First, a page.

Thirty years ago, Andrei Simoniovich Filipov, the renowned conductor of the Bolshoi orchestra, was fired for hiring Jewish musicians. Now a mere cleaning man at the Bolshoi, he learns by ...
See full summary »
Thirty years ago, Andrei Simoniovich Filipov, the renowned conductor of the Bolshoi orchestra, was fired for hiring Jewish musicians. Now a mere cleaning man at the Bolshoi, he learns by accident that the Châtelet Theater in Paris invites the Bolshoi orchestra to play there. He decides to gather together his former musicians and to perform in Paris in the place of the current Bolshoi orchestra. As a solo violin player to accompany his old Jewish or Gypsy musicians he wants Anne-Marie Jacquet, a young virtuoso. If they all overcome the hardships ahead this very special concert will be a triumph.Written by
Melanie Laurent started learning to play the violin only a few months before production. For the concert scenes, she learned all the bow movements, so her bow would always be on the correct string and move convincingly. However, her left hand (and sometimes arm) were digitally added/replaced in post-production. See more »
It was the screening of the Japanese film Nodame Cantabile earlier this year that piqued my interest in classical music being featured on film, but I suppose it's Le Concert that sealed the deal, although this European film did exude similar sensibilities like the Japanese one in having a conductor face insurmountable odds in turning around a makeshift, rag-tag 55 piece orchestra into one befitting of the name "Bolshoi", building up to a crescendo of a finale that just begs for an encore.
Nodame Cantabile provided a lot more romantic fluff and a quick 101 introduction to classical music and its famed composers, sort of like a McDonald's way of a fast-food sampling rich musical pieces, but it is Le Concert that persisted in wanting to use Tchaikovsky's The Violin Concerto, which is considered as one of the most difficult for the violin, to center this film around it, complete with a huge and critical backstory that makes this film well rounded, and in keeping you engaged especially with a tale about passion bordering on obsession, and the redemption of the sins of the earlier generation.
But don't get me wrong that the film is solely filled with such serious themes, as it's almost comedy all of the way to its centerpiece performance. We follow the story of Andrei Filipov (Aleksei Guskov), a one time hotshot conductor of the Bolshoi orchestra who was cut down to size, and now works as the janitor in the halls of his glorious past. He chances upon an opportunity from Paris which had invited the Bolshoi, but hence decides to hijack this opportunity, and to bring his own team of musicians on a trip that they would never forget. He's a man on a mission, and you just might wonder why he would want to take such a big risk, other than the fact that the current Bolshoi orchestra is playing like crap, but it adds to the mystery of the man, and the past that he's hiding from through the bottle.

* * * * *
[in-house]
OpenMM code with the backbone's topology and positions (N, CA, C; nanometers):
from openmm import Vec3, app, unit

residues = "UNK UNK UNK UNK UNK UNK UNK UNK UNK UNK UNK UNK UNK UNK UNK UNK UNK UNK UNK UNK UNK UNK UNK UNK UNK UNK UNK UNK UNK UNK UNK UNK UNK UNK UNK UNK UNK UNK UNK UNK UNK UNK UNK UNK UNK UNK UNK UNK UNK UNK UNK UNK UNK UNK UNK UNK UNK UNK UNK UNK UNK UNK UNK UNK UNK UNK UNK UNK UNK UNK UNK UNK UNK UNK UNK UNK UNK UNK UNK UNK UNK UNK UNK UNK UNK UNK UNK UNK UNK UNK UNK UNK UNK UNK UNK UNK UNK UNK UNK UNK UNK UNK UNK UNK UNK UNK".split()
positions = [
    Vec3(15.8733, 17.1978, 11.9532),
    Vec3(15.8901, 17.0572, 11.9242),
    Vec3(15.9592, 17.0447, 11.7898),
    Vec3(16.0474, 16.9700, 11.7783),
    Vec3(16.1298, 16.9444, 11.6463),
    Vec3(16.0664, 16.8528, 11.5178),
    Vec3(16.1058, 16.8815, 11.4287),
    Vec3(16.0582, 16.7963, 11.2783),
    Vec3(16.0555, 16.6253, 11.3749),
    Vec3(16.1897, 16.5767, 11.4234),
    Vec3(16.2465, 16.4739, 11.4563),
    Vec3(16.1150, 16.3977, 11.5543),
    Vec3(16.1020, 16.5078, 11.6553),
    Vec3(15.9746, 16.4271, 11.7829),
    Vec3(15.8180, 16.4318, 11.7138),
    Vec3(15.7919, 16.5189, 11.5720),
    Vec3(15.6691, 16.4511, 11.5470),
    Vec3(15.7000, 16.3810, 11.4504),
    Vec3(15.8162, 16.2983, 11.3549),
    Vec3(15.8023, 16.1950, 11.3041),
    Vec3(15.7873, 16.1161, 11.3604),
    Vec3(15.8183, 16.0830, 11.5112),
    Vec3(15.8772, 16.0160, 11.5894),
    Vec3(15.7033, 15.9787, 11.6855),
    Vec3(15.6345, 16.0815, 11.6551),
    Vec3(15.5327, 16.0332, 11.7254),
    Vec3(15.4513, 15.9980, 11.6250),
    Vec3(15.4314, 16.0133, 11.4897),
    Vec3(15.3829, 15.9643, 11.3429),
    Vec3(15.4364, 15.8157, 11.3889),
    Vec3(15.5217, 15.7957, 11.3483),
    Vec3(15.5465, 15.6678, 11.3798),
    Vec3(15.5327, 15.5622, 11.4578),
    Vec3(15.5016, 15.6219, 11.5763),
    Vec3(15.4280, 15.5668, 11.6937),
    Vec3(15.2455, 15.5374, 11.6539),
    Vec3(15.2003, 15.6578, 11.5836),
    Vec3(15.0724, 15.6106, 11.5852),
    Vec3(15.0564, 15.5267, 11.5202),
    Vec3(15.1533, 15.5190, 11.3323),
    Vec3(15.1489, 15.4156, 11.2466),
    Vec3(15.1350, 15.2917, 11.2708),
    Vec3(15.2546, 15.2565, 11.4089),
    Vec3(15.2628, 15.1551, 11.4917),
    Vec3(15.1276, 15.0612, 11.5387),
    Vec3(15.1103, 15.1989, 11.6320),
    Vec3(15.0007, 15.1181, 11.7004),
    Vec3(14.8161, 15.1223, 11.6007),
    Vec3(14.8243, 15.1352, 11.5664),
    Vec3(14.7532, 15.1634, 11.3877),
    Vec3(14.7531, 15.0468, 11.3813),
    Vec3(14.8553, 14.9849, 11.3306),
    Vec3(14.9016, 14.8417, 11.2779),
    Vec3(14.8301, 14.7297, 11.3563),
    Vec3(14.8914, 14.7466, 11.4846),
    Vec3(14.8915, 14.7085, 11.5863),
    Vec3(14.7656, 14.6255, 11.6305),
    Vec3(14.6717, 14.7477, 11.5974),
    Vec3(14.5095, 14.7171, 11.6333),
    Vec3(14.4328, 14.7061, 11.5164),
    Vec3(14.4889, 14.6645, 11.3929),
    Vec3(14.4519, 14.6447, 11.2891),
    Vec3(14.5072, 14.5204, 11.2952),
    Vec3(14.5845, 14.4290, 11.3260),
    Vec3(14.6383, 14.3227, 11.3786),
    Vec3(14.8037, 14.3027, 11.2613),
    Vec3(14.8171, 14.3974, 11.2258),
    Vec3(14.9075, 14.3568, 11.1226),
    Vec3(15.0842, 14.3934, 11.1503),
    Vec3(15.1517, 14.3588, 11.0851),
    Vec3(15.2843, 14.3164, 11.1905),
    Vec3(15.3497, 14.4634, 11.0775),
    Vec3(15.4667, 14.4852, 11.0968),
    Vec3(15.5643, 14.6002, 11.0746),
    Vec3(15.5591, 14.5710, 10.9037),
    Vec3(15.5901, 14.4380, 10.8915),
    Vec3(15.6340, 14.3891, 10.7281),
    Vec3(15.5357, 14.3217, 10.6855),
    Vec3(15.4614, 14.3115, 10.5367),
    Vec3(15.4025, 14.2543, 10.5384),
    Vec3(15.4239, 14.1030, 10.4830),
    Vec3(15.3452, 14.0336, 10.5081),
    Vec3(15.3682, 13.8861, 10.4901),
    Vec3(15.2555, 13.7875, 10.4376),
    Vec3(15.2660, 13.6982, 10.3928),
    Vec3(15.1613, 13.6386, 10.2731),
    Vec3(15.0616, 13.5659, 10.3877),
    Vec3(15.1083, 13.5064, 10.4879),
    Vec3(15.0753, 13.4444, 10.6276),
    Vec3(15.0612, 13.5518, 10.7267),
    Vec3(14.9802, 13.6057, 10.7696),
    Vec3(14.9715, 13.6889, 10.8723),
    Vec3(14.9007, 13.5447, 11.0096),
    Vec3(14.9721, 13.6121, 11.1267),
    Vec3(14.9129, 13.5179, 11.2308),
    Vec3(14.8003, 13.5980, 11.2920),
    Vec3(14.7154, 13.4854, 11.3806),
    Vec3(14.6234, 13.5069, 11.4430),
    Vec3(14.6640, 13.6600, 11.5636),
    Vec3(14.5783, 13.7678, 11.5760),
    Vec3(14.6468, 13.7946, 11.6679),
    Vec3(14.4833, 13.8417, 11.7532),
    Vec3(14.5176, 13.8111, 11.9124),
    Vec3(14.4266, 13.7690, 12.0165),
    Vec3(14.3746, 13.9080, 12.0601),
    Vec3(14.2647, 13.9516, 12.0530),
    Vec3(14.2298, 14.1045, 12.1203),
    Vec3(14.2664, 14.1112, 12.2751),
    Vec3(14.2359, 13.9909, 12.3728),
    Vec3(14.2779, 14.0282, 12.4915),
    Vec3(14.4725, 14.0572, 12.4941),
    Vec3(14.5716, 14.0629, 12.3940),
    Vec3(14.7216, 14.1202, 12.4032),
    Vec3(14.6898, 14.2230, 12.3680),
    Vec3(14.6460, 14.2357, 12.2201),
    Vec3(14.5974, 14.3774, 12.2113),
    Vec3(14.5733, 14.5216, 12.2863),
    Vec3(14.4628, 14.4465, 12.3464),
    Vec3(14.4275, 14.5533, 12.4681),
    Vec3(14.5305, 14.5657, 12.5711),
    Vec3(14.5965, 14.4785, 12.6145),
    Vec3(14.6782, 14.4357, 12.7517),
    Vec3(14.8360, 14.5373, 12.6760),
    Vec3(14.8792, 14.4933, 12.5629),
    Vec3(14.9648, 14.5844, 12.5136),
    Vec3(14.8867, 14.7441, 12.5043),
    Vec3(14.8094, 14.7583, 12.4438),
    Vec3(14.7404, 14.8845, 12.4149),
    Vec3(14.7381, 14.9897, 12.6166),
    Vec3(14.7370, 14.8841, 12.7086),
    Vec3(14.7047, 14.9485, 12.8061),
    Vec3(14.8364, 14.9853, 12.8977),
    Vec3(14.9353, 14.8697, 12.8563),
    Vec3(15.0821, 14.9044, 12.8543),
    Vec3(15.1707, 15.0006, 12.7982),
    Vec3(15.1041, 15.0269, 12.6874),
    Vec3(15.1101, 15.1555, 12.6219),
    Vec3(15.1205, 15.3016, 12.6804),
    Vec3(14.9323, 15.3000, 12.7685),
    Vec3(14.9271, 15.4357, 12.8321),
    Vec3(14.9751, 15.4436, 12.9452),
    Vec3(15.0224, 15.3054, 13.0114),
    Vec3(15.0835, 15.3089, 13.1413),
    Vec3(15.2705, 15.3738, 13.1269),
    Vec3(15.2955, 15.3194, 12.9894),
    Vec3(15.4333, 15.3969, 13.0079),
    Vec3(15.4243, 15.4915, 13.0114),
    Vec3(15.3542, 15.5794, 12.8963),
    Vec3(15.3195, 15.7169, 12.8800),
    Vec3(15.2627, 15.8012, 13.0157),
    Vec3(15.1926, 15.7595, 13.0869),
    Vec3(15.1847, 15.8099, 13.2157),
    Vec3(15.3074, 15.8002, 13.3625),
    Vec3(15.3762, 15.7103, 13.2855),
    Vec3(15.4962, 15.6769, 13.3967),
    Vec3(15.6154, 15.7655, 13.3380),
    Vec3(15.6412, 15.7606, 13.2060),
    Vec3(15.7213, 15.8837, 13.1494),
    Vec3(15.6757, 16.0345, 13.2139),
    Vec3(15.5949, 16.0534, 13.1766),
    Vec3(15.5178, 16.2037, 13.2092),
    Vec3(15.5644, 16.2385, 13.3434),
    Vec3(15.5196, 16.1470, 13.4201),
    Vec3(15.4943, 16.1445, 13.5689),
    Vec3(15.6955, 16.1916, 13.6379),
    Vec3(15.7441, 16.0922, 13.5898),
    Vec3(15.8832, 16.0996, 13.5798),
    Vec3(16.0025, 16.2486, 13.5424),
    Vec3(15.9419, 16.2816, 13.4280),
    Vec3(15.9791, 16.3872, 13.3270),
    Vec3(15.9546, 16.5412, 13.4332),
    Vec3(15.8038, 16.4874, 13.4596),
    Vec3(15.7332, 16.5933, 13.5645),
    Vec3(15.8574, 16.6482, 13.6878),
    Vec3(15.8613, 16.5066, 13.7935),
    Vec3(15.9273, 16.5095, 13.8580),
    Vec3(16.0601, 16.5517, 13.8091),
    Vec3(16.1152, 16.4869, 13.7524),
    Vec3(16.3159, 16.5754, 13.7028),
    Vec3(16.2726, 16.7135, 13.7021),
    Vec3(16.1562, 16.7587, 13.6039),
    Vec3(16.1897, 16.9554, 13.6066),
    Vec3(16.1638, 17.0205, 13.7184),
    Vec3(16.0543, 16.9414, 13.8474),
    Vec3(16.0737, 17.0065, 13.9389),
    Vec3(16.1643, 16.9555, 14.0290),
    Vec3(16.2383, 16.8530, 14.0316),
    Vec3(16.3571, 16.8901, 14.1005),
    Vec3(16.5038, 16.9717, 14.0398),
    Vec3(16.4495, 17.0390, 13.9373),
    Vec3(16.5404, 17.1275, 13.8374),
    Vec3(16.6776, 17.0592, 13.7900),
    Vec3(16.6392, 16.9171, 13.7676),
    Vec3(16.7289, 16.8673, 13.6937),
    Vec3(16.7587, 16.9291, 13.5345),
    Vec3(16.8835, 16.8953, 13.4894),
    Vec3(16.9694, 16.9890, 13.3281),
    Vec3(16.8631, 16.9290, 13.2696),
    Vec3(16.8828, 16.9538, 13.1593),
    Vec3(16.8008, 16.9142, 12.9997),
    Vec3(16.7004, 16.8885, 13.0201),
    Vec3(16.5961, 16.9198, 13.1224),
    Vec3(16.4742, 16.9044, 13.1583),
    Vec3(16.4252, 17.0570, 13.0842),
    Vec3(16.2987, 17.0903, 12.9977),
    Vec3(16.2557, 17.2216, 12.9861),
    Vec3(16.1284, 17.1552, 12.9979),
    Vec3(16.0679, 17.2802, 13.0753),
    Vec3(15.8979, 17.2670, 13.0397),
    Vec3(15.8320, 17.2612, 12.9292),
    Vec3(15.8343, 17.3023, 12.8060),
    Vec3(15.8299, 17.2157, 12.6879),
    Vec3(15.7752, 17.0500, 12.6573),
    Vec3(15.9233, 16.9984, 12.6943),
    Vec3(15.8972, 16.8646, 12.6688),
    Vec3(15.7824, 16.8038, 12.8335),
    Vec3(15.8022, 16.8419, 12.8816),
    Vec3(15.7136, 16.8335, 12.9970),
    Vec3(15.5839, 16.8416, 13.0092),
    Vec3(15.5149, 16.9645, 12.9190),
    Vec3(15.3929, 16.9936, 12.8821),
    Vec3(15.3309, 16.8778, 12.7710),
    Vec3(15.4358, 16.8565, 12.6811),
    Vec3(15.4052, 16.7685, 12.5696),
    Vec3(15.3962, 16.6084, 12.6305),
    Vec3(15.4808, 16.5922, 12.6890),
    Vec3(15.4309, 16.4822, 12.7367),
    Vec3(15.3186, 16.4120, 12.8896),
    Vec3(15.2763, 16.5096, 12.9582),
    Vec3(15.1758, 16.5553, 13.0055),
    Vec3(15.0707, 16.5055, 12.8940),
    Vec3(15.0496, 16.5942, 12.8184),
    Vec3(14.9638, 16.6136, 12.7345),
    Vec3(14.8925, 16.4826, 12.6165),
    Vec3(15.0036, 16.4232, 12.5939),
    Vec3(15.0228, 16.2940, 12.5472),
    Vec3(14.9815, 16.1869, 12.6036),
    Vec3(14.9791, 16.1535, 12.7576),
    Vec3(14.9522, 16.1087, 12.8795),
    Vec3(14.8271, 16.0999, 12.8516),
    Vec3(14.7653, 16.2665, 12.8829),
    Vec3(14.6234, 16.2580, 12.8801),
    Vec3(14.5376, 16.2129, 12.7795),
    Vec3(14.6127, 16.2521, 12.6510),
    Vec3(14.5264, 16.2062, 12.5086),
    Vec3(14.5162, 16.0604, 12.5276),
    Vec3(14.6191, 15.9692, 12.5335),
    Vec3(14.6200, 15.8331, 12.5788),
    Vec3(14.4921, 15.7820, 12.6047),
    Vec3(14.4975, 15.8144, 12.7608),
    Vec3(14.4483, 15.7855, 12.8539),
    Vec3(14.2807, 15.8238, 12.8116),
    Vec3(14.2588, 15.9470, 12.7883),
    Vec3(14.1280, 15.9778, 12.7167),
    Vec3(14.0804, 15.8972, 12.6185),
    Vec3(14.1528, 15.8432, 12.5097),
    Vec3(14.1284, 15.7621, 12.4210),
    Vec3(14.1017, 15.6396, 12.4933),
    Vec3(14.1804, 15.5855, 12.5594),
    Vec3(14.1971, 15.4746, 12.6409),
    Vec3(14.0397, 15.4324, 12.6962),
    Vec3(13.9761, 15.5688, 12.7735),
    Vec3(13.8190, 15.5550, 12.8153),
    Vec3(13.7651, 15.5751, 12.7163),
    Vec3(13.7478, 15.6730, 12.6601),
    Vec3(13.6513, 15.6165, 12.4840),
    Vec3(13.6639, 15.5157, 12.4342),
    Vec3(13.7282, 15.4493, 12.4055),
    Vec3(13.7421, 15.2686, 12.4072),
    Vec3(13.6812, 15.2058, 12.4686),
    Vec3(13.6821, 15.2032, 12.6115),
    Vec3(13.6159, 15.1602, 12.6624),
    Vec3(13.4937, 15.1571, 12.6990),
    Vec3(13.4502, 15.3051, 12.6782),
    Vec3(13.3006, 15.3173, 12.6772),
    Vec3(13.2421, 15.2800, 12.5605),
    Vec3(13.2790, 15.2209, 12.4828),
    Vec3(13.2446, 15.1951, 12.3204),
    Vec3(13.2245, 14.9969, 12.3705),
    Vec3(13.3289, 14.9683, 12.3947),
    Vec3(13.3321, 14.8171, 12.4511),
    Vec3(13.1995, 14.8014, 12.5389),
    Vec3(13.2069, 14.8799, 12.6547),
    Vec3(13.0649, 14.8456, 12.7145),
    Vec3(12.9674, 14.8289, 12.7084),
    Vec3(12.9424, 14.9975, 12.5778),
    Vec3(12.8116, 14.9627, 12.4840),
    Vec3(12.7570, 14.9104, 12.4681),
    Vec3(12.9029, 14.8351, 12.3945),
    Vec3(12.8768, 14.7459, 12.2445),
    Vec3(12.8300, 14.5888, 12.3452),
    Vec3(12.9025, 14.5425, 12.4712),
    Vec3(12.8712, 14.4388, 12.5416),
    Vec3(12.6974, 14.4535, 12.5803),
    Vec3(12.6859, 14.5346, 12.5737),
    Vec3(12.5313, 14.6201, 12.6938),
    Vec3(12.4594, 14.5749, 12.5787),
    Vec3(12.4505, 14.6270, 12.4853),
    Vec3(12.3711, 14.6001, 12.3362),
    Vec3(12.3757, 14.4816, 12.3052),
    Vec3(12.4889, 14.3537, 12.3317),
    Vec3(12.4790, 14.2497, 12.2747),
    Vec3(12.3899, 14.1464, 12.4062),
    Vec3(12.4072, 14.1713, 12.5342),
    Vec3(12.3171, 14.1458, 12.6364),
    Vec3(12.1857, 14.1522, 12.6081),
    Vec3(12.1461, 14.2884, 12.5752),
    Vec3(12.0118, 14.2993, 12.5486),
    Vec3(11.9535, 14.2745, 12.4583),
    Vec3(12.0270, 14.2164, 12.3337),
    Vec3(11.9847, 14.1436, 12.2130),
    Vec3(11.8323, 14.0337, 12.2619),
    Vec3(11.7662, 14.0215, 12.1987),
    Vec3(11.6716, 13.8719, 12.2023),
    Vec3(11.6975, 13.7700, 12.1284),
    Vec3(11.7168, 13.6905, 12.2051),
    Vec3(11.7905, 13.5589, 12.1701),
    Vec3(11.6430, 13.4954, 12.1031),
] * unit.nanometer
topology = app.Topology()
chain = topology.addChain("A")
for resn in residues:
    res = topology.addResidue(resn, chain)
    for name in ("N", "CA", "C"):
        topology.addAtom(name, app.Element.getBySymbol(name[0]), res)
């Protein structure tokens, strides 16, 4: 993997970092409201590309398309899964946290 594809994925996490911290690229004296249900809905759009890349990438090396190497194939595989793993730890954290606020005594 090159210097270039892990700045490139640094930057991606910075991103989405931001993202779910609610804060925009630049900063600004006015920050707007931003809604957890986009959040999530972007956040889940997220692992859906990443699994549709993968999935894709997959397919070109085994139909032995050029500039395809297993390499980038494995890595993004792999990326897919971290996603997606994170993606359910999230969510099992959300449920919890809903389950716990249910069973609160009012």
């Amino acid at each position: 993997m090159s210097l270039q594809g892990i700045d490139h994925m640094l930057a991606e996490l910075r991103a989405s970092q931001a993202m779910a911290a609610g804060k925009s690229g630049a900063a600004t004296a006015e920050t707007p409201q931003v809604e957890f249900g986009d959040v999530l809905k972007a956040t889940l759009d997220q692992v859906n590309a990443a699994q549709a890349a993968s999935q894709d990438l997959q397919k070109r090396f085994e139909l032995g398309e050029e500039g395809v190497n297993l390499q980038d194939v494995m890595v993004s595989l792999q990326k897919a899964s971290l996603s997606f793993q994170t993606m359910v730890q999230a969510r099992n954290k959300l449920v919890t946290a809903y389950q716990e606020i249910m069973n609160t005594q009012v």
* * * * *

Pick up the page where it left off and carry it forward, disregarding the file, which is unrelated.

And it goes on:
Together with best friend Sacha (Dmitri Nazarov) who's now an ambulance driver, they go back to assemble a team comprising colleagues from the past, who have each moved onto different occupations, to convince them in joining their madcap mission - to showcase their talent once again after 30 years since their disbanding. The first component of the narrative is steeped in their mission to raise funds and sponsorship, and to seek the help of one time adversary Ivan Gavrilov (Valeriy Barinov), an ex-KGB agent who had a hand in their demise, to see them through this 3 day trip through deliberate misrepresentation because of his fluency in French.
But of course things aren't exactly the same as some 30 years back, and everyone has their own personal agenda in wanting to go to Paris, and more so when they cross borders through forged credentials, complete with a whole slew of comedy of errors when they touchdown in the City of Lights. Some may find it a tad offensive when the Russians are portrayed as boorish, from their drunk behaviour to their unreasonableness in demanding per diems immediately, for services yet to be rendered, or that Jewish Father-Son team who's more interested to fleece unsuspecting victims in their get-rich schemes.
Otherwise, director Radu Mihaileanu will keep you guessing just how this group under Filipov will succeed given their disastrous start pointing to an early debacle, and more so when star violinist Anne-Marie (Melanie Laurent of Inglourious Basterds fame) start to see through their ruse and refuse to take the stage with a bunch of unprofessionals. There's a little mystery here with regards to Anne-Marie's lineage that I have to applaud Mihaileanu for his red herrings and writers Hector Cabello Reyes and Thierry Degrandi for avoiding the obvious. Herein lies what would be a touching theme of music and harmony, of how it can bring out a unifying set of emotions, which leads on to pure aural bliss in the final act that one cannot help but to clap out loud at the end, as narrative threads get resolved, even though it resembled pretty much like a typical Japanese zero to hero tale.
The Concert won the Cesar for Best Music Written for a film and Best Sound, and it's not difficult to see why. With an excellent ensemble cast, sights, sounds and of course, Tchaiskovski, this is a film that succeeded in making classical music so integral to itself, without being too stifling for the masses to be a crowd pleaser. Highly recommended, and it goes into my books as one of the best this year!
47 of 55 people found this review helpful.
Was this review helpful to you?
| Report this